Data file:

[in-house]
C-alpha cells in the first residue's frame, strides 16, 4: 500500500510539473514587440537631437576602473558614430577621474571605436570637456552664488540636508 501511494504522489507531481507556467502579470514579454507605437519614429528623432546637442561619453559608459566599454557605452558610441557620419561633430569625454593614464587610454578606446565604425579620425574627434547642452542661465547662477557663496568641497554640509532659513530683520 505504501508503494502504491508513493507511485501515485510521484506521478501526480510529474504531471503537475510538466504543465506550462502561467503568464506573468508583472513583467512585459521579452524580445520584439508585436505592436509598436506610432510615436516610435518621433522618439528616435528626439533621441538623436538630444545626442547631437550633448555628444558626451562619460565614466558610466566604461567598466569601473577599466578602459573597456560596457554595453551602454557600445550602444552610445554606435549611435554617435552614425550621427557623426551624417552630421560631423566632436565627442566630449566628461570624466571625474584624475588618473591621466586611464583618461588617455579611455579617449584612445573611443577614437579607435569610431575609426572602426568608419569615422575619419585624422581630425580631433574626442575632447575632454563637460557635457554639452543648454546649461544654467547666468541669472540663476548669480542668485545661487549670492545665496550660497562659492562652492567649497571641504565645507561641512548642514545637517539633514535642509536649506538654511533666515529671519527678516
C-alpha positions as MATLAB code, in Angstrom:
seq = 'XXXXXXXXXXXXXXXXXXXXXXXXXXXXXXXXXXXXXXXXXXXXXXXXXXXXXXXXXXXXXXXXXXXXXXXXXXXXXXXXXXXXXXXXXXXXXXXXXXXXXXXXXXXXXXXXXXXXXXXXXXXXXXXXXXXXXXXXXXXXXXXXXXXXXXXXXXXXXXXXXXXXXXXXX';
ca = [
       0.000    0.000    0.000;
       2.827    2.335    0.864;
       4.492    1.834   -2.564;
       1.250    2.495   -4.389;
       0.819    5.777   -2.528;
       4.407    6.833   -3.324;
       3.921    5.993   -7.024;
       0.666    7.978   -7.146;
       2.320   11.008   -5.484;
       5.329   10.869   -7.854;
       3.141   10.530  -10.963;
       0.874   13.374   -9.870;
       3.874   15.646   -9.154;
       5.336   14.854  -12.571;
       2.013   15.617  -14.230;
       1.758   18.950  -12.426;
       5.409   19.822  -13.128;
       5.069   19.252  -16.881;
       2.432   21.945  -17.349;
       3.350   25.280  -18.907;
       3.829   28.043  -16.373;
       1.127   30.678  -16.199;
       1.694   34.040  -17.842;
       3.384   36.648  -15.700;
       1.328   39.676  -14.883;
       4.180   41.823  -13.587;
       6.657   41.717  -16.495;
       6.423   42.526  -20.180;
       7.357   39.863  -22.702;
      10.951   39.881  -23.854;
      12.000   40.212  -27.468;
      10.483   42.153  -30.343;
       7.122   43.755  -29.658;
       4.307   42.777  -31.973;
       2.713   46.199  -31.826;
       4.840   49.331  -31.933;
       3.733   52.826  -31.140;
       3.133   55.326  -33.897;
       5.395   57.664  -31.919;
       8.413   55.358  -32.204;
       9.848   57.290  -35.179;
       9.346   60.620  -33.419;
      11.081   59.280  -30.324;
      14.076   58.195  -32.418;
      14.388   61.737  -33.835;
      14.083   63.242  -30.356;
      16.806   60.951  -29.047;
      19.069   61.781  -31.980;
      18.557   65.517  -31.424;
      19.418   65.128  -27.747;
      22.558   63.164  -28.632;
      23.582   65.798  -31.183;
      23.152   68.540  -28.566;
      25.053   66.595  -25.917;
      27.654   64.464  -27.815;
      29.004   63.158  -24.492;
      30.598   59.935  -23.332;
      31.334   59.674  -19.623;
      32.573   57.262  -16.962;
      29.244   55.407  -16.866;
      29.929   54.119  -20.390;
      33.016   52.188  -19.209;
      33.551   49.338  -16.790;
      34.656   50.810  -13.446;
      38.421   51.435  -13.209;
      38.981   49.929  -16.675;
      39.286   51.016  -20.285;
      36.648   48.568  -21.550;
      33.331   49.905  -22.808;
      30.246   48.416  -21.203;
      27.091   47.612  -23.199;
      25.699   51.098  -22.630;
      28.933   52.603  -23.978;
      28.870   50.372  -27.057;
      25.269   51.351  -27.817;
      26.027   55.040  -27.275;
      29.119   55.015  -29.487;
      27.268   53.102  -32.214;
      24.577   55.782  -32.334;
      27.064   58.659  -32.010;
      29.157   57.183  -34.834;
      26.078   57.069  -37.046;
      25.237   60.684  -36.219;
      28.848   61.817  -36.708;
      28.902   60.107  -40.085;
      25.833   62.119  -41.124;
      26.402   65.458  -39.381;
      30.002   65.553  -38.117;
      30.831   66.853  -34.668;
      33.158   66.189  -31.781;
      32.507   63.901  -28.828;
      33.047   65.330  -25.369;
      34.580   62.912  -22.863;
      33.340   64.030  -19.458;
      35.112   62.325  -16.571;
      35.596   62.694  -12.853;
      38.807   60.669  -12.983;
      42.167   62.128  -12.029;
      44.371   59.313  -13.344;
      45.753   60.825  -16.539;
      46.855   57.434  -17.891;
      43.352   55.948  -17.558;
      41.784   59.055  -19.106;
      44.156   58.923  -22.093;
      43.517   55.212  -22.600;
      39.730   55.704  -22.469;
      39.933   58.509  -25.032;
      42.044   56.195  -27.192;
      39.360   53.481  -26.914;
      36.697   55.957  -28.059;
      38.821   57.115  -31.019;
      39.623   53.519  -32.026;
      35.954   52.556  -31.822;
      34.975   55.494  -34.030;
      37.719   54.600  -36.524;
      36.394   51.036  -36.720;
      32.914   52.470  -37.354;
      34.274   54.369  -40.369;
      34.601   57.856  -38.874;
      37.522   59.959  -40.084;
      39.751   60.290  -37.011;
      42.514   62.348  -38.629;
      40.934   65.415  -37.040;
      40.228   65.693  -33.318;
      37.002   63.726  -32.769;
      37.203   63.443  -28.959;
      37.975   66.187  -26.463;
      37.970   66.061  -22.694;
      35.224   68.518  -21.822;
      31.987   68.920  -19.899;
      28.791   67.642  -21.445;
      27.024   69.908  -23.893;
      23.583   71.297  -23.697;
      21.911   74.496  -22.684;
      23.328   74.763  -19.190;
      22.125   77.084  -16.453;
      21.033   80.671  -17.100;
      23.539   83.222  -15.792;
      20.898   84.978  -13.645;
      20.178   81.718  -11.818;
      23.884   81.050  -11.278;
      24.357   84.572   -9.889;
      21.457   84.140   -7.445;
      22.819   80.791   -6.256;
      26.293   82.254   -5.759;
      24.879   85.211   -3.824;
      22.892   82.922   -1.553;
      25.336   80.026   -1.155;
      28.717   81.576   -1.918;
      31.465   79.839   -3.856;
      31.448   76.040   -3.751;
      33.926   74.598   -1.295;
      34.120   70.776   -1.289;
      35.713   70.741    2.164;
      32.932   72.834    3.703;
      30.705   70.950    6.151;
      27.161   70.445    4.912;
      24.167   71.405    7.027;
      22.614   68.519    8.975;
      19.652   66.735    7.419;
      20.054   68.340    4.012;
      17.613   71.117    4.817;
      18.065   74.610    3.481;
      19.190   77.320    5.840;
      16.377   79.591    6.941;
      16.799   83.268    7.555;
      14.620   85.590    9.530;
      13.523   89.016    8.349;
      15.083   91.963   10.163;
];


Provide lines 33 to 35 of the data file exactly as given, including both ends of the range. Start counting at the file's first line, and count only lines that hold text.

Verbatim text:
       6.423   42.526  -20.180;
       7.357   39.863  -22.702;
      10.951   39.881  -23.854;